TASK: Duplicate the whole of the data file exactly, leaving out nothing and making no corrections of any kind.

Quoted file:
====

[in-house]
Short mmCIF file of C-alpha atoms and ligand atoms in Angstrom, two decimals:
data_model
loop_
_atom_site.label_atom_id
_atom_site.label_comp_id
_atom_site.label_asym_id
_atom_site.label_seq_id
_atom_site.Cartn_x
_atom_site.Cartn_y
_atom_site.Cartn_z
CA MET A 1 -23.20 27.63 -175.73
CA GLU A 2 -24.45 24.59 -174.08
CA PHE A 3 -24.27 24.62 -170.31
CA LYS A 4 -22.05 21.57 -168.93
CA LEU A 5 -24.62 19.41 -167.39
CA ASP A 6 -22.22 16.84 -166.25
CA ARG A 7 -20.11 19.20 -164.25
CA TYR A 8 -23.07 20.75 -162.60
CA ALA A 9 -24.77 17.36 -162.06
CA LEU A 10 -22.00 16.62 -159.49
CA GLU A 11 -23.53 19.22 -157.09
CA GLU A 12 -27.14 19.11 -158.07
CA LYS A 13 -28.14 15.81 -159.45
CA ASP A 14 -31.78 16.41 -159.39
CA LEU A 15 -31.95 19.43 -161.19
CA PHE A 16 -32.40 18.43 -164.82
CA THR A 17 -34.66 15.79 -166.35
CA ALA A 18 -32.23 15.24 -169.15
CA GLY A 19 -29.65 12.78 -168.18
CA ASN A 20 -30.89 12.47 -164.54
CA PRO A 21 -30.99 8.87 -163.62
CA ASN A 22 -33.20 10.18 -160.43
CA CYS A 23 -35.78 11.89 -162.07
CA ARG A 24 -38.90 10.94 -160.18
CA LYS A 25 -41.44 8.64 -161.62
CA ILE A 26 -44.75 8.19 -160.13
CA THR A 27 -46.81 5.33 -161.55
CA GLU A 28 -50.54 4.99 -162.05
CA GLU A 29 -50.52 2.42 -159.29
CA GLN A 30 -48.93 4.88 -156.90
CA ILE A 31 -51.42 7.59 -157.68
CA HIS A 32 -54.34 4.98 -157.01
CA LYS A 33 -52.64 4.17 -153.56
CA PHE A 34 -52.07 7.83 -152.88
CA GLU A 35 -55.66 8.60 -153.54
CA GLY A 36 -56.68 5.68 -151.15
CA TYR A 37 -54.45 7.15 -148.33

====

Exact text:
[in-house]
Short mmCIF file of C-alpha atoms and ligand atoms in Angstrom, two decimals:
data_model
loop_
_atom_site.label_atom_id
_atom_site.label_comp_id
_atom_site.label_asym_id
_atom_site.label_seq_id
_atom_site.Cartn_x
_atom_site.Cartn_y
_atom_site.Cartn_z
CA MET A 1 -23.20 27.63 -175.73
CA GLU A 2 -24.45 24.59 -174.08
CA PHE A 3 -24.27 24.62 -170.31
CA LYS A 4 -22.05 21.57 -168.93
CA LEU A 5 -24.62 19.41 -167.39
CA ASP A 6 -22.22 16.84 -166.25
CA ARG A 7 -20.11 19.20 -164.25
CA TYR A 8 -23.07 20.75 -162.60
CA ALA A 9 -24.77 17.36 -162.06
CA LEU A 10 -22.00 16.62 -159.49
CA GLU A 11 -23.53 19.22 -157.09
CA GLU A 12 -27.14 19.11 -158.07
CA LYS A 13 -28.14 15.81 -159.45
CA ASP A 14 -31.78 16.41 -159.39
CA LEU A 15 -31.95 19.43 -161.19
CA PHE A 16 -32.40 18.43 -164.82
CA THR A 17 -34.66 15.79 -166.35
CA ALA A 18 -32.23 15.24 -169.15
CA GLY A 19 -29.65 12.78 -168.18
CA ASN A 20 -30.89 12.47 -164.54
CA PRO A 21 -30.99 8.87 -163.62
CA ASN A 22 -33.20 10.18 -160.43
CA CYS A 23 -35.78 11.89 -162.07
CA ARG A 24 -38.90 10.94 -160.18
CA LYS A 25 -41.44 8.64 -161.62
CA ILE A 26 -44.75 8.19 -160.13
CA THR A 27 -46.81 5.33 -161.55
CA GLU A 28 -50.54 4.99 -162.05
CA GLU A 29 -50.52 2.42 -159.29
CA GLN A 30 -48.93 4.88 -156.90
CA ILE A 31 -51.42 7.59 -157.68
CA HIS A 32 -54.34 4.98 -157.01
CA LYS A 33 -52.64 4.17 -153.56
CA PHE A 34 -52.07 7.83 -152.88
CA GLU A 35 -55.66 8.60 -153.54
CA GLY A 36 -56.68 5.68 -151.15
CA TYR A 37 -54.45 7.15 -148.33